Revisiting the ISU football media day

Paul Kix

Linebacker Justin Eilers stands on a chair, meaty arms crossed before his game-day jersey, grimacing for the snapping camera.

Head coach Dan McCarney stands in Hunziker Auditorium, single-breasted pinstripe suit mostly hidden by the podium, being frank for the rolling cameras and notebooks.

Quarterback Seneca Wallace sits on some Jacobson Athletic Building steps, his goatee hiding any apprehension he may feel about the upcoming season.

This is football media day … and you’re my guest.

When McCarney enters the auditorium, notice how reporters rush their tape recorders to the podium, searching for a spot on the glossy wood. The recorders make for easy reporting.

Let a tape take notes instead of a pen.

We don’t rush the podium though, oh no, we place it on our knee and press the red “REC” button.

We’re even lazier than the rest.

And what do these tape recorders notice?

McCarney knows his facts:

“… And our turnover ratio, we went from last in the Big 12 to tied for 5th in the Big 12 last year … in the preseason polls we’re ranked 58th, 64th, and 76th. This after finishing 19th to 25th in the country last year … [about UNI, the first opponent] 12 years in a row, they’ve won seven games or more …”

Dan McCarney has more ISU stats ready than Alan Greenspan has stock tips.

Aah, but notice that UNI quote.

Football coaches – and players for that matter – say, in overview, how good they’ll be this season, and then add stuff like, “The Big 12 is loaded,” or Iowa has “17 or 18” starters coming back, or UNI will be no “slam dunk” for Seneca Wallace.

Like the old cliche: “Good from afar. But far from good.”

C’mon. Let’s head down stairs. Interview some of the players.

You’ll notice the cacophony of optimism and triteness. It’s raining outside, so it echoes loudly off the plaques and encased memorabilia here in Jacobson.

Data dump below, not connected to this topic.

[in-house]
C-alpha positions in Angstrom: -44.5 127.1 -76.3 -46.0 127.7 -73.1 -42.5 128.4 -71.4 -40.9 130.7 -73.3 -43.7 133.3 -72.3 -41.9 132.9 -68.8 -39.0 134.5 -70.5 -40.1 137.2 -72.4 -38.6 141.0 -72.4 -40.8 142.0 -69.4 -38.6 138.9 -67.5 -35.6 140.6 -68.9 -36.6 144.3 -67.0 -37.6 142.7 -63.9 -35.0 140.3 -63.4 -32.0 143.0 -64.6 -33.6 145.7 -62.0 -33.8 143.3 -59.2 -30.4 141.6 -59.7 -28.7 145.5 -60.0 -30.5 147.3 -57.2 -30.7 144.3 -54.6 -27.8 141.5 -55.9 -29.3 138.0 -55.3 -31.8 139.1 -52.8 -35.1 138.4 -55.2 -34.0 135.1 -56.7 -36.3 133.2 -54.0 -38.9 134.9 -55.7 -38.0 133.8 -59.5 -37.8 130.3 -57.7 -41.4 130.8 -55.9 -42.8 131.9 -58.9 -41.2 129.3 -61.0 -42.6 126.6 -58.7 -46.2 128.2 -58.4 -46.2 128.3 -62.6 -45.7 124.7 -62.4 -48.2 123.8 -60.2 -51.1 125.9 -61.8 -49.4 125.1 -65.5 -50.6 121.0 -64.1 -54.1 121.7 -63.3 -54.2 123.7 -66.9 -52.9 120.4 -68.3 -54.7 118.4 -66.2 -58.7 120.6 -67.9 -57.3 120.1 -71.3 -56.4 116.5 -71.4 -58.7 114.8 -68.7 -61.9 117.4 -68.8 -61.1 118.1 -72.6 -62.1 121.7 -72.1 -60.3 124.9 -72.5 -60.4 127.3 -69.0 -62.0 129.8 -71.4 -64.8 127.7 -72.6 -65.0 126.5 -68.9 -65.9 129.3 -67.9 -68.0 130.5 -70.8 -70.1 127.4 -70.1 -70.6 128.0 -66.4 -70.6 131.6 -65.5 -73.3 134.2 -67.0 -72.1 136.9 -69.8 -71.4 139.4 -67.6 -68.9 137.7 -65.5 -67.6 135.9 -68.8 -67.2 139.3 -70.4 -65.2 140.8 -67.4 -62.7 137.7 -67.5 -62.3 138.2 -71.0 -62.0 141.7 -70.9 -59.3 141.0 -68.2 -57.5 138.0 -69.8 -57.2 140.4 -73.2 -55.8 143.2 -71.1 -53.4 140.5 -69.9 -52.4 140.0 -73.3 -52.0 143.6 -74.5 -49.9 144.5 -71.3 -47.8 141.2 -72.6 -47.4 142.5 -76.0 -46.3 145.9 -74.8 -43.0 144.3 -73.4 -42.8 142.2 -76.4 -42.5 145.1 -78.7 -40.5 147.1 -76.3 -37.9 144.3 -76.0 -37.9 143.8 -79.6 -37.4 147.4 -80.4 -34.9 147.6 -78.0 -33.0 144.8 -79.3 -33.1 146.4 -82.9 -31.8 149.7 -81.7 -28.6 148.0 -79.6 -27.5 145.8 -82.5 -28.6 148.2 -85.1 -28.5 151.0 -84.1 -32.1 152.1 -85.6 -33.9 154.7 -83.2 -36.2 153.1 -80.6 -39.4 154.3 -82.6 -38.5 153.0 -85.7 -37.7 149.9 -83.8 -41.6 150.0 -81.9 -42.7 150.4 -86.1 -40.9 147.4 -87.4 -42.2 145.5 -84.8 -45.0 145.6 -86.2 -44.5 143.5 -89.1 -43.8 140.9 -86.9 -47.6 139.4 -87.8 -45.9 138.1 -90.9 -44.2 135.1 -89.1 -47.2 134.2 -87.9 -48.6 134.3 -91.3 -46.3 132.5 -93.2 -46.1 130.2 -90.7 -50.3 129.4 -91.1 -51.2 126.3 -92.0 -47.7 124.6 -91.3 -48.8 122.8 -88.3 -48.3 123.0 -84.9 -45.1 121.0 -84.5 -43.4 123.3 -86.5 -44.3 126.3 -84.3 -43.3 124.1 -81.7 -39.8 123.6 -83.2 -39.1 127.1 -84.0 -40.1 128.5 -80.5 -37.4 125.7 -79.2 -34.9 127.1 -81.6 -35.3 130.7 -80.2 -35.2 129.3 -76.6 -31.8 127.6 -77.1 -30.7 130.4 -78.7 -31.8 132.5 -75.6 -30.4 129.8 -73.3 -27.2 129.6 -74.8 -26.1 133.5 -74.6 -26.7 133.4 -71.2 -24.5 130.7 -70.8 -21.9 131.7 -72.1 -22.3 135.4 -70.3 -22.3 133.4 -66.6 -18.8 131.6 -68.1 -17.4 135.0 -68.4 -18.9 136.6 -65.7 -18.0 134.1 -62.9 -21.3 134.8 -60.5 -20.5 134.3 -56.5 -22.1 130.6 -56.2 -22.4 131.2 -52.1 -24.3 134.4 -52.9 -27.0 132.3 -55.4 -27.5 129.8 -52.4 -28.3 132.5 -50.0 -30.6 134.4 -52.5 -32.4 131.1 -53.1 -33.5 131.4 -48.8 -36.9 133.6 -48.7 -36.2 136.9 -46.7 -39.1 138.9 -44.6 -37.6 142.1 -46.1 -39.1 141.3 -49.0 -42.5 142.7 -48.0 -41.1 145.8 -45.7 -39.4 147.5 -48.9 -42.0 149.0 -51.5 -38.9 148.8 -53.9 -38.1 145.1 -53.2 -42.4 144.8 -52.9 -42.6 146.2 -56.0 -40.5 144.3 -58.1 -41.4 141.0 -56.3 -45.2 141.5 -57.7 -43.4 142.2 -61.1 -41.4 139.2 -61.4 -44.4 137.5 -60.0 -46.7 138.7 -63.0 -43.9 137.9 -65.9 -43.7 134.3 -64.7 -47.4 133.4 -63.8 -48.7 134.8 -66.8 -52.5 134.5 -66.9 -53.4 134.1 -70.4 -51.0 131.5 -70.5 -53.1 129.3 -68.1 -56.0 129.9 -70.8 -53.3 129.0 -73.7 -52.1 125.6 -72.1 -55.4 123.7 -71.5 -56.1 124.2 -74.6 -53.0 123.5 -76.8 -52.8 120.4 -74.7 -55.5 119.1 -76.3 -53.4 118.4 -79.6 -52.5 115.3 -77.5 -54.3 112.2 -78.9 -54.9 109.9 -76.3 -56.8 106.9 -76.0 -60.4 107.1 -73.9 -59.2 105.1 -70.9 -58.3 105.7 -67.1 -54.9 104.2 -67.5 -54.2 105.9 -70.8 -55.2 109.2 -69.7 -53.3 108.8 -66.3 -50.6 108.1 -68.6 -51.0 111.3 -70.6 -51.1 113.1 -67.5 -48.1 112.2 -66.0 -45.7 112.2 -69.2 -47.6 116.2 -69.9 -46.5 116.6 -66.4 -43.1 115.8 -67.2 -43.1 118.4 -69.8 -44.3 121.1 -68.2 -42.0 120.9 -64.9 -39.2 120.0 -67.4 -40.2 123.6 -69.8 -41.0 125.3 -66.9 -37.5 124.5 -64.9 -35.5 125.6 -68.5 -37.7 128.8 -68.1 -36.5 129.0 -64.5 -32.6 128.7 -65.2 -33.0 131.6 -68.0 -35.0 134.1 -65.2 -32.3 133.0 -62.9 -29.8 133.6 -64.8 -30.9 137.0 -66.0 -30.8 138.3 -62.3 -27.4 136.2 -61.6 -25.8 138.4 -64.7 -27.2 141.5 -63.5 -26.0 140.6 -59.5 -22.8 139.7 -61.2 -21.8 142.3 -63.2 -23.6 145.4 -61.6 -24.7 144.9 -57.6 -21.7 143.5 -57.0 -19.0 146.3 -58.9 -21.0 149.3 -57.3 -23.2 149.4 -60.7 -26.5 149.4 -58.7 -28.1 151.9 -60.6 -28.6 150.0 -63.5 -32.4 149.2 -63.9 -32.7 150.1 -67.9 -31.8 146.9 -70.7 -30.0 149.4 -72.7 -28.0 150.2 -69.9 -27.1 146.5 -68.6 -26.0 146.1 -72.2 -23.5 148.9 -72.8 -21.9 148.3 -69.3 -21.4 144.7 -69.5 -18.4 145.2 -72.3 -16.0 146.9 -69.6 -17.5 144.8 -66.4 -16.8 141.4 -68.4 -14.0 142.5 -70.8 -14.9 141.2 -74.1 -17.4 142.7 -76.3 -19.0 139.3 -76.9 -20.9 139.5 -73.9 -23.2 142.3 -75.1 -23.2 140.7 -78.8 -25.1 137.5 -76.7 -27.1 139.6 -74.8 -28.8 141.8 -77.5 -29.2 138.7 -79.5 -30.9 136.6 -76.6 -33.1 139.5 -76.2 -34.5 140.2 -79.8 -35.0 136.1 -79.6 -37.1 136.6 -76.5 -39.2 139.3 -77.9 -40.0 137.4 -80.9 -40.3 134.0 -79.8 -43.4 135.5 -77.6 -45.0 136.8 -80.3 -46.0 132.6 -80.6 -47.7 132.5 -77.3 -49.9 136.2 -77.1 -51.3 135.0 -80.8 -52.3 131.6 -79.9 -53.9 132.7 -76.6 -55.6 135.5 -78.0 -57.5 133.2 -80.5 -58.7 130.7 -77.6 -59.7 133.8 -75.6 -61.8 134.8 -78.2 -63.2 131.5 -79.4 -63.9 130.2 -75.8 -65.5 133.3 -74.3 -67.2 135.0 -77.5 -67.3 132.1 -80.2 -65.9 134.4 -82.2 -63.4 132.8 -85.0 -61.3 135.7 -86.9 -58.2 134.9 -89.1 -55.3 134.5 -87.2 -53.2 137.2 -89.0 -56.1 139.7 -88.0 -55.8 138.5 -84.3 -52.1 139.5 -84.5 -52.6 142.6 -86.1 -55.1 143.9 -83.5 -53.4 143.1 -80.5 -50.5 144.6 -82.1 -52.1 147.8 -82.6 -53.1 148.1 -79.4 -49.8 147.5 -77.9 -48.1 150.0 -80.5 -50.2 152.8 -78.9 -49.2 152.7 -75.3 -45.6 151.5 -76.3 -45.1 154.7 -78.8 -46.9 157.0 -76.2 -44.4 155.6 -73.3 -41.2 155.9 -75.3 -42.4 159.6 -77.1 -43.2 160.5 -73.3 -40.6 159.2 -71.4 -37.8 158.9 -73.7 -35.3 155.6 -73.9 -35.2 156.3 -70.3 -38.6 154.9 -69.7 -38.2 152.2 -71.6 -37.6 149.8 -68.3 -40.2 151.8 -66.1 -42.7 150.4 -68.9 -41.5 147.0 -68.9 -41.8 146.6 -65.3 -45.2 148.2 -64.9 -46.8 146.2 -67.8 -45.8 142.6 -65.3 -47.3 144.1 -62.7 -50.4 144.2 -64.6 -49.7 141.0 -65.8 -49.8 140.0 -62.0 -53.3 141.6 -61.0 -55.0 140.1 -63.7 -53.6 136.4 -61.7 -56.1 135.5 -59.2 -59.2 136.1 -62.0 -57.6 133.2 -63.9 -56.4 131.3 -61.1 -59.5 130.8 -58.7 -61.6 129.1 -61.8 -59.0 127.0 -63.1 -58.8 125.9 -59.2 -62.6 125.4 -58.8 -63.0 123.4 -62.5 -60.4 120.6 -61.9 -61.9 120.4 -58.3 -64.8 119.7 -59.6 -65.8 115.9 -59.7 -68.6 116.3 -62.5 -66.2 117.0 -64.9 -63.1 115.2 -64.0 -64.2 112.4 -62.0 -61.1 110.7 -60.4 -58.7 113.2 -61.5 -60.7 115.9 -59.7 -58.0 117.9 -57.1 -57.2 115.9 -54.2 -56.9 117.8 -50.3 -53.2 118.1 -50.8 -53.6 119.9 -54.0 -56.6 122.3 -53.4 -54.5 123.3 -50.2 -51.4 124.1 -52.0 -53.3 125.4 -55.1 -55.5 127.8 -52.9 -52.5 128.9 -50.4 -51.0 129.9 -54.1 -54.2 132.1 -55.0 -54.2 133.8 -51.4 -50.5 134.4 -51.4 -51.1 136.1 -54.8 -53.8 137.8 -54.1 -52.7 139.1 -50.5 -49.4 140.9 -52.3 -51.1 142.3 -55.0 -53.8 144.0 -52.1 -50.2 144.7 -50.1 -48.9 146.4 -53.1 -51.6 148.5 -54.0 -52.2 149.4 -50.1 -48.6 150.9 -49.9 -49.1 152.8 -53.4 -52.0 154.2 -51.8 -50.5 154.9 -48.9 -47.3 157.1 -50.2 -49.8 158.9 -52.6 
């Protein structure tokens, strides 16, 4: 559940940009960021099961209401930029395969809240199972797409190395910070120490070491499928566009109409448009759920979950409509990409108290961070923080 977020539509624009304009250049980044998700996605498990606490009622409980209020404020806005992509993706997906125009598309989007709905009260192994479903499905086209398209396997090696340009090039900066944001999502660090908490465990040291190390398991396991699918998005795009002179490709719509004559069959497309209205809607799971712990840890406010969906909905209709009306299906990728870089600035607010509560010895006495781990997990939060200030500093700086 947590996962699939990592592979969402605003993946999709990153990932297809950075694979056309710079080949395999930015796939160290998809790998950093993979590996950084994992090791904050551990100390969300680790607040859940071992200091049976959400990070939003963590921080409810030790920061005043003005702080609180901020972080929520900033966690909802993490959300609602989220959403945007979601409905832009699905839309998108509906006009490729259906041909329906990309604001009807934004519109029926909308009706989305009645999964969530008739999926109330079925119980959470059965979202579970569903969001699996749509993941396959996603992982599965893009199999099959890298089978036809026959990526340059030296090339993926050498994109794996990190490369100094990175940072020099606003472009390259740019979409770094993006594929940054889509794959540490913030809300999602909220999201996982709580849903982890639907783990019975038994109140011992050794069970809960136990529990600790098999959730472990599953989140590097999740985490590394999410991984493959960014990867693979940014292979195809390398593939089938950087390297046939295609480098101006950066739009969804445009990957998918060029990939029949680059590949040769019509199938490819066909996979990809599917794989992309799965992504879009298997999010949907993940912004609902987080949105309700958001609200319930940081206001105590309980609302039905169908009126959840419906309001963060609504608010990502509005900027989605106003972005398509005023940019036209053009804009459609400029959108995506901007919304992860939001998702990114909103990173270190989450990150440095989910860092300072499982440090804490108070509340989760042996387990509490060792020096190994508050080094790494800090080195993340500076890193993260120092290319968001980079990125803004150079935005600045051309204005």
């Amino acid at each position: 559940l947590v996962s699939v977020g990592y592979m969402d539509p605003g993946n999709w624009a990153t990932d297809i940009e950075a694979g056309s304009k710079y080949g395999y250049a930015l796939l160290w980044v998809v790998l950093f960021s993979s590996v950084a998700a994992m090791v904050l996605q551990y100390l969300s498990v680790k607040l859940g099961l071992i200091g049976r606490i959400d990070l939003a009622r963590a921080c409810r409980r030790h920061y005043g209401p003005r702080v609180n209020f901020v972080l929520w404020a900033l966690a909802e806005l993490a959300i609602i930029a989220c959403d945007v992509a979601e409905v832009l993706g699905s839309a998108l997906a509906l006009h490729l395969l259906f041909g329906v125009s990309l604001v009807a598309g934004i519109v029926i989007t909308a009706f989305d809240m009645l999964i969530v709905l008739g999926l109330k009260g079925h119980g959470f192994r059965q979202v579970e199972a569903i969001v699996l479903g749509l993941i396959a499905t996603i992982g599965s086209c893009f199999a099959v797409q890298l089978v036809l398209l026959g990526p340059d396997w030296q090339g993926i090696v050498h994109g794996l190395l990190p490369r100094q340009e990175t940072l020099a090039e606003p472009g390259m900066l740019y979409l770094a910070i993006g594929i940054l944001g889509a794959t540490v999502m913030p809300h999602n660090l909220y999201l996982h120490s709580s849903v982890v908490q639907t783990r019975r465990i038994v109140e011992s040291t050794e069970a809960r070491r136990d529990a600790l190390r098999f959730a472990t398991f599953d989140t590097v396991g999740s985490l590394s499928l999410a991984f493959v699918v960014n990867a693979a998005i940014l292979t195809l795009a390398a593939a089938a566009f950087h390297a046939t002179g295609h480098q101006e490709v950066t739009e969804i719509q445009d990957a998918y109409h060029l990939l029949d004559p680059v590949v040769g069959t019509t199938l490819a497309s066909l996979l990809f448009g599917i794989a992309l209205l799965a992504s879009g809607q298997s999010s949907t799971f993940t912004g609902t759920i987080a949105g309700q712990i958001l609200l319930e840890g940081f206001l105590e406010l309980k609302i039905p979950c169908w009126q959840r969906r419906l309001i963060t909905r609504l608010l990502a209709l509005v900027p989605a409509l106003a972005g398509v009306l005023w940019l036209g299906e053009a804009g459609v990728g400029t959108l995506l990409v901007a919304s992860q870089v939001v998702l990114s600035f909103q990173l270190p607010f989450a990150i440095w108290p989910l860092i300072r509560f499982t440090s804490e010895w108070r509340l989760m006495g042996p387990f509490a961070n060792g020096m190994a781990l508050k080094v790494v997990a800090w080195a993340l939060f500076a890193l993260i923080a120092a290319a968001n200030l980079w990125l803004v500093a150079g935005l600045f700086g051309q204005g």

Sounds like hyenas shouting. Listen closely. “We’re taking it one day at a time … I feel real confident in my leg strength … I just try to go out and make plays.”

You’ll notice all players are wearing game day uniforms. Some wear gloves. Some wear sweatbands at the elbows. Some wear gloves and sweat bands.

None wear equipment.

Eilers is posing on that chair again. He looks a lot different from the first time I met him.

It was last spring, and I went to his place to find out how he fractured his jaw. He told me he tackled running back Ennis Haywood without a helmet during spring ball.

I later heard he got in a fight.

Anyway, when I met him, his cut-off T-shirt, sweat pants and bandana made him look like he led Hell’s Angels.

But today, notice there is gel in his hair, stubble on his chin, and gold in his mouth.

He won’t confirm whether the gold tooth is from his Ultimate Fighting experiences. He only says that those days were “fun.”

Now notice the reporters arms stretching all over each other, shoving their recorders in Seneca Wallace’s face.

Remember McCarney saying Wallace will be the starter going into practice. This is what happens.

“It’s going to be a lot of pressure coming in,” Wallace says with indifference. “You just want to go out and play.”

Not exactly a Joe Namath WE WILL WIN THE SUPER BOWL headline, but he’s new. And maybe humble.

You’ll notice some reporters have tired of being here. They’re looking at the photographers bunching players together. Cameras flash when the *$@! YOU faces come to the fore.

No-namers (their jerseys literally don’t have a name across the back) get sick of standing around and answering no one’s questions. They leave.

Tape recorders threaten to run out of tape or battery juice. Reporters leave.

It’s 2:30 now, and the optimism has quieted down. I guess that’s our cue.

Thank you for joining me on the Media Day tour.

Paul Kix is a junior in journalism and mass communication from Hubbard.